Monday, March 31, 2014
Riley Robino is raising money for his Eagle Scout project to benefit Huntington Beach State Park.
Robino, the son of Mike Robino and Victoria Robino of Pawleys Island, will place 30 signs along the coast that tell beach-goers to protect the dunes and sea turtle nests.
“The signs will be numbered so anyone in trouble can give the sign location to 911,” he said.
He said sea turtles are endangered.
“Protecting the area where they nest is vitally important in saving them,” he said. “Last year 5,166 sea turtle nests were recorded along South Carolina beaches.”
“Sand dunes protect beaches from erosion during hurricanes, preserving the precious place where sea turtles lay their eggs,” he said. “That means protecting the sand dunes is our job.”
A Life Scout of Pawleys Island Troop 360, he is placing these signs on a three-mile stretch of coastline inside the state park.
“The signs will serve as mile markers warning beach-goers to stay off dunes; protect sea turtle nests, and help emergency crews pinpoint emergency locations on the beach.”
At this point in the project no physical work has been done.
“The help I’ve received has been mostly guidance,” he said. “Mark Mercer, a friend of his father and an Eagle Scout, is assisting me. He has given me direction and advice on how to keep track of things.”
“Chris Mermon is my friend and fellow Scout who is much further along in his project. He and his dad, Rich Mermon have given me guidance on how to handle specific areas of planning so far.”
Mike Walker, a marine biologist of the Huntington Beach State Park Education Center, has assisted him in this project.
“It is in the fundraising stage and should be completed by the end of this summer.” Robino said. “If all goes well, I would be eligible to receive the Eagle by Nov. 29 of this year on my 15th birthday.”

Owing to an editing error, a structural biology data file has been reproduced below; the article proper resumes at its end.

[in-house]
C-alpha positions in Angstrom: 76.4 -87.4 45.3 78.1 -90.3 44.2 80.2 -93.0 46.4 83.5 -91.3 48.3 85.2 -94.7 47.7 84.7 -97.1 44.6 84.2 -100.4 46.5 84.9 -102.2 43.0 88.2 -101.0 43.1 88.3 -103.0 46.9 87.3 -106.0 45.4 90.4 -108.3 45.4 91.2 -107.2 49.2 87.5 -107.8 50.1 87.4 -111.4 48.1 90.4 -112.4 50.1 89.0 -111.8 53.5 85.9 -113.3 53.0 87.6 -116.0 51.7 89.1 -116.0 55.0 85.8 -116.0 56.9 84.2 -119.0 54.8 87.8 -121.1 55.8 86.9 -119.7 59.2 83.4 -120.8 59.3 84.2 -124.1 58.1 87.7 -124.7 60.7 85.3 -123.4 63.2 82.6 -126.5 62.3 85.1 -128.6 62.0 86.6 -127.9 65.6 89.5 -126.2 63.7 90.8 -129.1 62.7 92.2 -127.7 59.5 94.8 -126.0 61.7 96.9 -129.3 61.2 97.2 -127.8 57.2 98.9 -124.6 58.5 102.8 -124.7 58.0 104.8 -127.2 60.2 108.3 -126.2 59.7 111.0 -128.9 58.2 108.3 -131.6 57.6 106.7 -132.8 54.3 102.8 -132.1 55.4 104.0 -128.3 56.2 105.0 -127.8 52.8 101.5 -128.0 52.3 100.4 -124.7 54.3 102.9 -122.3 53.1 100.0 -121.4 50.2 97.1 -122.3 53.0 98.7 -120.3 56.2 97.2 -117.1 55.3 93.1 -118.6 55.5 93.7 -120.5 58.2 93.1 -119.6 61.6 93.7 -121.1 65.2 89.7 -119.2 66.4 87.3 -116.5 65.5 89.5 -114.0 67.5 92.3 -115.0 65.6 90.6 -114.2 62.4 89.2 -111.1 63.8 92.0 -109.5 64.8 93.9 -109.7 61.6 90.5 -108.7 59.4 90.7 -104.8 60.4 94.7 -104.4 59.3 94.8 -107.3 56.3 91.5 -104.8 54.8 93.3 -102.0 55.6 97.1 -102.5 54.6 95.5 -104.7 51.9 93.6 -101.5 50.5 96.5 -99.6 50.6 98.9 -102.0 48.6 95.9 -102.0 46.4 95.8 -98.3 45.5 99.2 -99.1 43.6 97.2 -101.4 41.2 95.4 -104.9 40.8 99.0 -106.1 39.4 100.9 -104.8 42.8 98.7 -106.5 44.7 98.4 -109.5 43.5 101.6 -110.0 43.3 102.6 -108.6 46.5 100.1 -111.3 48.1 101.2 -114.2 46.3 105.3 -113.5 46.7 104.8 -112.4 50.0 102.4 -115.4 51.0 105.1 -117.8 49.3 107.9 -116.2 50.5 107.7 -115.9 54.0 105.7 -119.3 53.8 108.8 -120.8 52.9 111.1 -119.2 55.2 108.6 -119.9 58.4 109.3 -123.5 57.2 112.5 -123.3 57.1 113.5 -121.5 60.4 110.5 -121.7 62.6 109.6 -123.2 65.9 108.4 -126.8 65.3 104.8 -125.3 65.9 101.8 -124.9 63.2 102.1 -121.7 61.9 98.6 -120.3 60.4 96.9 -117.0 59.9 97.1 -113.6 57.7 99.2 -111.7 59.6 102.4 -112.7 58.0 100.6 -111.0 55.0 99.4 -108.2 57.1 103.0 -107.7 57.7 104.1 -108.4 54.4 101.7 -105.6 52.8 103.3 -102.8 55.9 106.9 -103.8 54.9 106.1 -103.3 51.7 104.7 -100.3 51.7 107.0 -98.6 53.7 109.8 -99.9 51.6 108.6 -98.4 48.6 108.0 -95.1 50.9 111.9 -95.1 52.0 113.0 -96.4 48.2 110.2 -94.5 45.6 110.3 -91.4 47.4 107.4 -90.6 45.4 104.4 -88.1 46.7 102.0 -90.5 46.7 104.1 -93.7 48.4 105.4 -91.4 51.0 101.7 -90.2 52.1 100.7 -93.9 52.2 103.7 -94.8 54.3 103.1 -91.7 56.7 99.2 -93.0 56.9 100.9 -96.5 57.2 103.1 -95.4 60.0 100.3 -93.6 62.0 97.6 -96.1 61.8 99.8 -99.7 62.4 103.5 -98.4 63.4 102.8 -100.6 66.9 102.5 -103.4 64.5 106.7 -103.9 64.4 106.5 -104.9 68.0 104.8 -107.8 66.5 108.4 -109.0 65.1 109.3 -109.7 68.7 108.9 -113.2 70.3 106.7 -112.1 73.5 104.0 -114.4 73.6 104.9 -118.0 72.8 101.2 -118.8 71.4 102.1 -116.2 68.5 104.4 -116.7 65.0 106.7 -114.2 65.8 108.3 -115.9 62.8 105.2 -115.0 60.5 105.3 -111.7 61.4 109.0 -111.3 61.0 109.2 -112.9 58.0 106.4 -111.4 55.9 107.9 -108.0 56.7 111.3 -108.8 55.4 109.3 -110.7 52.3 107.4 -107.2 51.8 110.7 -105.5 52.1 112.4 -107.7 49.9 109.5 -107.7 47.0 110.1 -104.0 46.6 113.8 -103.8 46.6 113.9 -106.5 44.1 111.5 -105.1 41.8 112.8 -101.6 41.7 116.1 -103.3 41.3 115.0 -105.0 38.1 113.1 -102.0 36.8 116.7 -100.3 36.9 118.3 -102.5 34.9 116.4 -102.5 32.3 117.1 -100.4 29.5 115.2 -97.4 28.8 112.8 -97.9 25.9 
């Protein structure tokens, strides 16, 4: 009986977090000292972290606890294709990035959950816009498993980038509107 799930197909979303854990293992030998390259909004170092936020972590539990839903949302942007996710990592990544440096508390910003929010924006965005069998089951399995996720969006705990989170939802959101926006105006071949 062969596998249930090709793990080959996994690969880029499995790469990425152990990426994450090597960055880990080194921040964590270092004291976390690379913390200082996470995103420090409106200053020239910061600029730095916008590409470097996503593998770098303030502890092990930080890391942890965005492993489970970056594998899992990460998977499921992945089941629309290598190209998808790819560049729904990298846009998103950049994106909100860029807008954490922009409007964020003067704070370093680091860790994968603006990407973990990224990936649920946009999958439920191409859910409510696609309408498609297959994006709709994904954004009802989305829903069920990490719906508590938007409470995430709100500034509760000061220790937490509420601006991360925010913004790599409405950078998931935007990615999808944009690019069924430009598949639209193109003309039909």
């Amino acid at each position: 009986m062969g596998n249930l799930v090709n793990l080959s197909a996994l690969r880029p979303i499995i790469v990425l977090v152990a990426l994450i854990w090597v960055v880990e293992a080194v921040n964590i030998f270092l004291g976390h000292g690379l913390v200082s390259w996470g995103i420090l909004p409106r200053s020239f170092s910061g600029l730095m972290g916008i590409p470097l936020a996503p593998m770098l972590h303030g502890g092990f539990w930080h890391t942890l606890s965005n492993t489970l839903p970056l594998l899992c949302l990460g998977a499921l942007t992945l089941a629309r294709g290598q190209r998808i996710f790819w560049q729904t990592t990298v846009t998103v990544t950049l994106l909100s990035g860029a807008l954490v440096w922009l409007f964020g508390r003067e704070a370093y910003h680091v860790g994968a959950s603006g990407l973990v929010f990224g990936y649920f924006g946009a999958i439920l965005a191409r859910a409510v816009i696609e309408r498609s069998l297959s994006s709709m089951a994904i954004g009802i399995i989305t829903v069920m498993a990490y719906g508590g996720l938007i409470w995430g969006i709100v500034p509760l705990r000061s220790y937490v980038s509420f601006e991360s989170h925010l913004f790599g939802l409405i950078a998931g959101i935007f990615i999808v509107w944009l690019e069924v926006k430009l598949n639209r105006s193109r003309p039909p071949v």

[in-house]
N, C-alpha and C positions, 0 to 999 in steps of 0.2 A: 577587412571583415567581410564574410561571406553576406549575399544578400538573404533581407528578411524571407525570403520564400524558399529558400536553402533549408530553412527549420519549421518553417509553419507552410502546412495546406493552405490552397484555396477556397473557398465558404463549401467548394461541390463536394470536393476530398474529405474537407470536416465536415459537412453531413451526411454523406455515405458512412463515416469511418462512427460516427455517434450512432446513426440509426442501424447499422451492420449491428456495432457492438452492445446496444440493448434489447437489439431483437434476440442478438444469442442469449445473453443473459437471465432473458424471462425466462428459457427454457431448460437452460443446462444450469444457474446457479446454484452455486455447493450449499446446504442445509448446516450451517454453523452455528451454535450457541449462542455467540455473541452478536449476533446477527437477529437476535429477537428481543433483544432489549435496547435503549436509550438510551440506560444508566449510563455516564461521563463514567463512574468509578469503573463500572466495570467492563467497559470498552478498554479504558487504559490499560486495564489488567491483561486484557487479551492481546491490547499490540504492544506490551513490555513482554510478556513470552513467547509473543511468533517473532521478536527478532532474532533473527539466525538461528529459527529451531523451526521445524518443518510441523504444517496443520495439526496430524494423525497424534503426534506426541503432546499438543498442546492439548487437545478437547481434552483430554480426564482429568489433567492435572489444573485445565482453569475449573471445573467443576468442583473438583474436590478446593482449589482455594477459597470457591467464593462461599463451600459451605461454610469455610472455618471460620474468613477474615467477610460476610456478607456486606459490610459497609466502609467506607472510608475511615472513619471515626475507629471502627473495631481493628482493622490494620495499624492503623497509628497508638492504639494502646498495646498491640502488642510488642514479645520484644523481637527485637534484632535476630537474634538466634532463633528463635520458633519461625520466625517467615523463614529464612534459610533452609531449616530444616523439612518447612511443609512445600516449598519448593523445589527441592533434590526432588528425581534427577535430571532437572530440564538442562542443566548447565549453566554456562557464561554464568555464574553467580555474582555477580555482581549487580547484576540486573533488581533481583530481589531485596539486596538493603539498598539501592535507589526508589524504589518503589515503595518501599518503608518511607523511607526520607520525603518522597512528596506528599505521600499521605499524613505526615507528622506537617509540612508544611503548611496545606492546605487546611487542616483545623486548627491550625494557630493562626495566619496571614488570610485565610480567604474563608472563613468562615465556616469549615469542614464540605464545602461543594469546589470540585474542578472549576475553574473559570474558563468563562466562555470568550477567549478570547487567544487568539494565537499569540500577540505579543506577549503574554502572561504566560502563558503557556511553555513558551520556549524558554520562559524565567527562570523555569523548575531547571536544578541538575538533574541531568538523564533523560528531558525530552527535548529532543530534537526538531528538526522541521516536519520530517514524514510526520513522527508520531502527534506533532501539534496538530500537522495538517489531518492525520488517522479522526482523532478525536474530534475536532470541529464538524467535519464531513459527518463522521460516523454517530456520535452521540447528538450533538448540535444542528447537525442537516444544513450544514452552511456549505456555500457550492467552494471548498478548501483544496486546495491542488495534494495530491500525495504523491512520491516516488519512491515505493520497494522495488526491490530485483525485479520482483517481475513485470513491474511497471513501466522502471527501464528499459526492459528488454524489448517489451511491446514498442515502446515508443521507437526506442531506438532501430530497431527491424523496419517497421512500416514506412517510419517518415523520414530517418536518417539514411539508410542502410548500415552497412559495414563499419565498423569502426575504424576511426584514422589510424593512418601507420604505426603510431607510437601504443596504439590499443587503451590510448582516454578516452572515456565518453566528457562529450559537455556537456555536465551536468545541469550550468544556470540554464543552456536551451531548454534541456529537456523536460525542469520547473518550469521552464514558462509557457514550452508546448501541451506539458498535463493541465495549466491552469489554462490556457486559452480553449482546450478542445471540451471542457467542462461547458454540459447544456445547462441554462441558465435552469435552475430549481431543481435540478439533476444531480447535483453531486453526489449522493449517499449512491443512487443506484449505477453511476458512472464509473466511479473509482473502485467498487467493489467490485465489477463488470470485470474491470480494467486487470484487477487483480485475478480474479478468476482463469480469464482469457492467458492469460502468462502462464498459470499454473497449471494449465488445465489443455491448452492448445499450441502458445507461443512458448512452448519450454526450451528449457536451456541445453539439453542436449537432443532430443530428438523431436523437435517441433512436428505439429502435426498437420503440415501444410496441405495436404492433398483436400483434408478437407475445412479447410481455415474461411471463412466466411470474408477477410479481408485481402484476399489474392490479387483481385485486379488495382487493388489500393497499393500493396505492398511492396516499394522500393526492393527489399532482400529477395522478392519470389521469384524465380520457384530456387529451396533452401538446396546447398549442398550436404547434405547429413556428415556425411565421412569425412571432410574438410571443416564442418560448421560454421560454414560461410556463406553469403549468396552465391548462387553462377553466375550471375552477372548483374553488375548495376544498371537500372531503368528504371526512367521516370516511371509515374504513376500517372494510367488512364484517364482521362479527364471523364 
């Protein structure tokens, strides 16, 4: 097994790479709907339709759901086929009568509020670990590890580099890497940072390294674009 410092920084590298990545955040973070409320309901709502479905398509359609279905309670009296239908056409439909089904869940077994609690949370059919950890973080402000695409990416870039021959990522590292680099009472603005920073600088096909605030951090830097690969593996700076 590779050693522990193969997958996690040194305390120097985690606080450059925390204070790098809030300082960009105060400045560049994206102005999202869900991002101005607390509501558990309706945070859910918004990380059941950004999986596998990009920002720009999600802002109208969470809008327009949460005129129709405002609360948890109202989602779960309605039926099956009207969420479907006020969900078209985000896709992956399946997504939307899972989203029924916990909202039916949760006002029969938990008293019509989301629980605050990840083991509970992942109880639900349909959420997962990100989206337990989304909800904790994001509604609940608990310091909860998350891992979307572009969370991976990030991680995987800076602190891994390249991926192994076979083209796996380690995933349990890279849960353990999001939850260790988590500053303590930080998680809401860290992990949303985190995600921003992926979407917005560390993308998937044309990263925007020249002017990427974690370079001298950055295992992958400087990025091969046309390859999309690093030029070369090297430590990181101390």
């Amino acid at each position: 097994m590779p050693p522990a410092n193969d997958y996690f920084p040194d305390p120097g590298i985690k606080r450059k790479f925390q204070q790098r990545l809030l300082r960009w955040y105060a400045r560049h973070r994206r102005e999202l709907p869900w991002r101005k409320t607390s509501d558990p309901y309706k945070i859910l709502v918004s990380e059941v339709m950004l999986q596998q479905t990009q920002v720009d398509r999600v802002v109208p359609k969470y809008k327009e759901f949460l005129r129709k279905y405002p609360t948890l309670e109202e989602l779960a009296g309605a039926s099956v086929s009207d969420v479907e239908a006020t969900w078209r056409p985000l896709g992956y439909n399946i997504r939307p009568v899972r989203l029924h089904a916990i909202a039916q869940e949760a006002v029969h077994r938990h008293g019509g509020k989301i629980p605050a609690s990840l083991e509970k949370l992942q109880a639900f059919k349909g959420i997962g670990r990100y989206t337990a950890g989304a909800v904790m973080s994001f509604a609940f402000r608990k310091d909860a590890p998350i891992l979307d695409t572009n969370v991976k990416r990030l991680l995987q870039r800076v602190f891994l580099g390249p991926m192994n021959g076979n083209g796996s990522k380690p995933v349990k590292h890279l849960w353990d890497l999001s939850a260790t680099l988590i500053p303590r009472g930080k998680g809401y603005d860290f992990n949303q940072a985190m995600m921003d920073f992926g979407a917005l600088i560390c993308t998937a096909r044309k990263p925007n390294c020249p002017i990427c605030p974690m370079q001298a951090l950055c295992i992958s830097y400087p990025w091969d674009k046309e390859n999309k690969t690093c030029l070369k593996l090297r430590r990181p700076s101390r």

The challenges he has faced so far include getting legal permission to do the project; fundraising, and putting together a workbook needed for complying with Eagle Scout requirements.
He said three things are making a positive difference so far.
“These include working to protect something I love, animals; the thought of doing good for community, and the development of a friendship with park officers. Working with them was how the mileage marker idea came up,” Robino said. “I also talked to Midway Fire Rescue personnel about how these markers could provide a benefit.”
Robino said he needs $1,000 to fund his project. “Huntington Beach State Park serves 1 million-plus visitors every year and all will benefit,” he said. “Any additional funds collected will be donated to Huntington Beach.”
To assist, send donations to Riley Robino Eagle Project, PO Box 323, Pawleys Island, SC 29585.
Robino father has uploaded a video about the project onto YouTube. Search for “Sea Turtle Eagle Scout Project - Pawleys Island, SC.”
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